A few weeks ago I got to attend Alfresco’s Content.gov in one of my favorite US cities, Washington DC. Having lived near the city for six months a few years ago, it really felt like a different place when talking to old friends and customers about what was happening to the government sector right now. We talked about sequestration, the furlough and budget squeezes that were having an impact across all the government agencies. This situation is not too dissimilar from the challenges faced by the UK government everyday too.
So the key question several people I met posed was this – with all the cuts going on in government, how can agencies and departments deliver more with less?
My inevitable answer was cloud. Cloud enables IT departments to shift their resources from spending 80% of the budget (the average today) from simply running and maintaing existing systems and infrastructure, towards spending smaller budgets on delivering new solutions and innovations instead. And it seems the current administration agrees with a directive to push agencies towards open-source and cloud solutions to benefit from these cost savings.
While the cloud provides many benefits, in addition to the cost savings, there are several challenges government agencies need to address before adopting a scalable cloud solutions:
- First and foremost is compliance. While there is a push towards cloud, cloud solutions must be FISMA compliant and depending on the data being stored, potentially HIPPA along with a whole other range of compliance certifications too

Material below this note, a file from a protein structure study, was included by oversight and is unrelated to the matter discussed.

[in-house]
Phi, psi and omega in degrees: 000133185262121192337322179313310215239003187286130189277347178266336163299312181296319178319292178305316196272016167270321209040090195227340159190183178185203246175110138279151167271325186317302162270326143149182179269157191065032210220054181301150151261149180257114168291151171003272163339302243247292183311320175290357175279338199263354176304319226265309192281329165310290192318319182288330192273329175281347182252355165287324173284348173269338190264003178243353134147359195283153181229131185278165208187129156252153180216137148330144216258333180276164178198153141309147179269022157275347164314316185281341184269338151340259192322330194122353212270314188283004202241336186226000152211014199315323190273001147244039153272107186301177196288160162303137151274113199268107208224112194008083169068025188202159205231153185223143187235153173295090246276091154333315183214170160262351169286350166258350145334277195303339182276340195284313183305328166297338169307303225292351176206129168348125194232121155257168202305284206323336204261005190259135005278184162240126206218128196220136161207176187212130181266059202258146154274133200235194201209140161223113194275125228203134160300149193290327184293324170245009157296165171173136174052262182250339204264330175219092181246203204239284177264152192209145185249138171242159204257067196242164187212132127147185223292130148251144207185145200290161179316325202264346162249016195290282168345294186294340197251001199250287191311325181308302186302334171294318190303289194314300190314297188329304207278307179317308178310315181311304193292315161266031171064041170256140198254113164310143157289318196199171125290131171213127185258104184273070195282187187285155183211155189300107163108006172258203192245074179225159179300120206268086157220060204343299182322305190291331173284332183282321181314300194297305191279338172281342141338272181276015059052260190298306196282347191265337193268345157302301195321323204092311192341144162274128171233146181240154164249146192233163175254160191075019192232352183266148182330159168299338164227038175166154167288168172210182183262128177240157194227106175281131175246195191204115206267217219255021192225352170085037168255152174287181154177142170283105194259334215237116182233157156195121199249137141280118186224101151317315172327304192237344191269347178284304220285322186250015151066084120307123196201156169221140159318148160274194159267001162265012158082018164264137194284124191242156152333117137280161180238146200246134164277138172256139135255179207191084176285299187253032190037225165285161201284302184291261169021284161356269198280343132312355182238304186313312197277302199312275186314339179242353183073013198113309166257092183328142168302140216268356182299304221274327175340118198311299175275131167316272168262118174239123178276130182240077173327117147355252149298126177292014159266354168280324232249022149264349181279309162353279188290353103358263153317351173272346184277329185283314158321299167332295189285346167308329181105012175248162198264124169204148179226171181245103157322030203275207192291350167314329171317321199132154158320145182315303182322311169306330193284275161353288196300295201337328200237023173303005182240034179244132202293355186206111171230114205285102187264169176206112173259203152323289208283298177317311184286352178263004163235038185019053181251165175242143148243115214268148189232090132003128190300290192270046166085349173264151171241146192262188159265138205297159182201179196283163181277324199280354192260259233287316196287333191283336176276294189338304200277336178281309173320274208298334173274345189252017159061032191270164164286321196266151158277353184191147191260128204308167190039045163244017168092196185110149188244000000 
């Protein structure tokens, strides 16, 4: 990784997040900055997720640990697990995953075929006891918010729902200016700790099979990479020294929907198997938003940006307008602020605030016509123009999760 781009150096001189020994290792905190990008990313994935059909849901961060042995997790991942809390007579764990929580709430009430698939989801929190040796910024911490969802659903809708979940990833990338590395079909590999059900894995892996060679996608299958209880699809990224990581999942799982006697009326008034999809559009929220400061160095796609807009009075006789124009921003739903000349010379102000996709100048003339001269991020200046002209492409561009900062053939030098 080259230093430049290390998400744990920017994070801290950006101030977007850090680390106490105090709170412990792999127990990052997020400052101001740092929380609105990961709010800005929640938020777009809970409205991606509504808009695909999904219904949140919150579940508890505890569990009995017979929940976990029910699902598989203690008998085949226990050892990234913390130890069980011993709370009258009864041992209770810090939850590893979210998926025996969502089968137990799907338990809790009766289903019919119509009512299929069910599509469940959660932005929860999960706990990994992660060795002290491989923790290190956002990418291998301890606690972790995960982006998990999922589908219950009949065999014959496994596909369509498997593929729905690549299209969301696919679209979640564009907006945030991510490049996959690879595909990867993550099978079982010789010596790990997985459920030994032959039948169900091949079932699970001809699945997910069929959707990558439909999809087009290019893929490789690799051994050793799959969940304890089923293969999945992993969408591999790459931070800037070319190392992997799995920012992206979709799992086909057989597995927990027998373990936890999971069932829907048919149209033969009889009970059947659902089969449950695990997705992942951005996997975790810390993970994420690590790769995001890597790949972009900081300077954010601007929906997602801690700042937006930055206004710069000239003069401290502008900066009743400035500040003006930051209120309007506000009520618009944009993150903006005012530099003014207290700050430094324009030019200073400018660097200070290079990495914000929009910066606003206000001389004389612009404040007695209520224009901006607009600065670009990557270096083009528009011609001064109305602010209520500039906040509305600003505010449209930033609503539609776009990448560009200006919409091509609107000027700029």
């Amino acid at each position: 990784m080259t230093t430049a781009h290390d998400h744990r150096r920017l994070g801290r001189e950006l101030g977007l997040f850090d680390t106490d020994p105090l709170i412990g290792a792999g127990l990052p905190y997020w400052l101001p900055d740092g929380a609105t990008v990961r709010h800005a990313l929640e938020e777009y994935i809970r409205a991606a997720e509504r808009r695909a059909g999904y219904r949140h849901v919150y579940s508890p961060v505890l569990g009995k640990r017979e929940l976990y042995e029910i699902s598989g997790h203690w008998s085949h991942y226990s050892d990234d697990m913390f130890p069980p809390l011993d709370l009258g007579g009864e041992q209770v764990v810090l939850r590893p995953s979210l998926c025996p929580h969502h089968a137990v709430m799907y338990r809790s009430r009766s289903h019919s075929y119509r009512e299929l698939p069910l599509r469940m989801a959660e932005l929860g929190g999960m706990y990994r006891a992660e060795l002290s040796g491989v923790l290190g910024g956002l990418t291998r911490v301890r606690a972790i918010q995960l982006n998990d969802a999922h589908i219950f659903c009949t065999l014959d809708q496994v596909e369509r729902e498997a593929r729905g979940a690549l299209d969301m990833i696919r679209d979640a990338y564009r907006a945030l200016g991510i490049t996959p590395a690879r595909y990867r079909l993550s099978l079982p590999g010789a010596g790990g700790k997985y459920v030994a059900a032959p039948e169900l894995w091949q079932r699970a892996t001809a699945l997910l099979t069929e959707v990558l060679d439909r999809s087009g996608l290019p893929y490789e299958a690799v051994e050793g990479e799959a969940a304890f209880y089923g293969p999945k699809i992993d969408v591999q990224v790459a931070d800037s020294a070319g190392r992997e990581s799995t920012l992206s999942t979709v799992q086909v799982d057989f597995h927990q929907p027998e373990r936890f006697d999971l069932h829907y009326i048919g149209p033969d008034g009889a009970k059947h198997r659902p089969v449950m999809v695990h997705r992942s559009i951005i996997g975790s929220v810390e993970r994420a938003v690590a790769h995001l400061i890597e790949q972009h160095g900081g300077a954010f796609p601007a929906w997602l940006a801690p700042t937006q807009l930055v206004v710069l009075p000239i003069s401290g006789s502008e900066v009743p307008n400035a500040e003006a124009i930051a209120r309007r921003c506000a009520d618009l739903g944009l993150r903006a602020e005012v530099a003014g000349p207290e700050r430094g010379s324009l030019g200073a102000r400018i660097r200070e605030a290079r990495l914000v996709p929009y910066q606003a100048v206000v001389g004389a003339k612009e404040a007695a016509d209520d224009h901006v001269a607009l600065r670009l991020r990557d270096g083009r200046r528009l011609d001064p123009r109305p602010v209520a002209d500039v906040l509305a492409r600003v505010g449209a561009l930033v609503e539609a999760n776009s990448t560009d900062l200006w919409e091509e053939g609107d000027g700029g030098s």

- Closely tied to compliance is security. While a lot of Government data is publicly accessible, there are huge amounts of data which aren’t and need to be kept top secret and out of the hands of hackers. With the recent Wikileaks postings and increased foreign activity in cyber espionage, this concern is very real.
- And finally, like many large organizations, integration. Being able to customize cloud solutions to their individual requirements, are still important, to get the most benefit out of the solution.
So how can government agencies adopt cloud while addressing these challenges?
Enter Open-Source Hybrid ECM
With the current state of security, compliance and integration challenges within the public sector, cloud-only solutions cannot meet all the needs of agencies and their constituents while on-premise cannot open up content to new use cases such as easy external collaboration, mobile devices and sharing data with other cloud services. It iss clear a new solution is needed that delivers the control and compliance of on-premise with the agility and cost savings of cloud. We call it Hybrid enterprise content management (ECM).
Using our powerful open source on premise Enterprise solution for ECM, you can easily synchronise content to Alfresco in the cloud, to enable new use cases and architectures for managing your content both inside and outside the firewall all while benefiting from the cost savings of open source and cloud compared to the more traditional ECM solutions out there.
The Key is Content Classification
By understanding the classification of your content, you can decide what needs to stay under your control on-premise and what can go into the cloud. Many agencies generally categorize their content into three broad categories:
- Public – This is content that is publicly available and does not need to be secured. For example this could be articles, web content or policies that have been published to the public. This should be able to go into the cloud without any issues.
- Confidential – This is internal content like day-to-day office documents that agency workers create and share to do their jobs. The content is confidential, but if the content was leaked, it would not have a harmful impact on the agency. Most of this content should be okay to go into a secured cloud, but certain pieces of content may need to be kept on premise if it relates to more confidential information.
- Top Secret/Restricted – This is the highly restricted and top secret information that should never be out of the control of the agency and would be harmful if ever leaked. Think security briefings and intelligence dossiers. These still need to be managed and accessible, but cannot be put into a third party cloud service.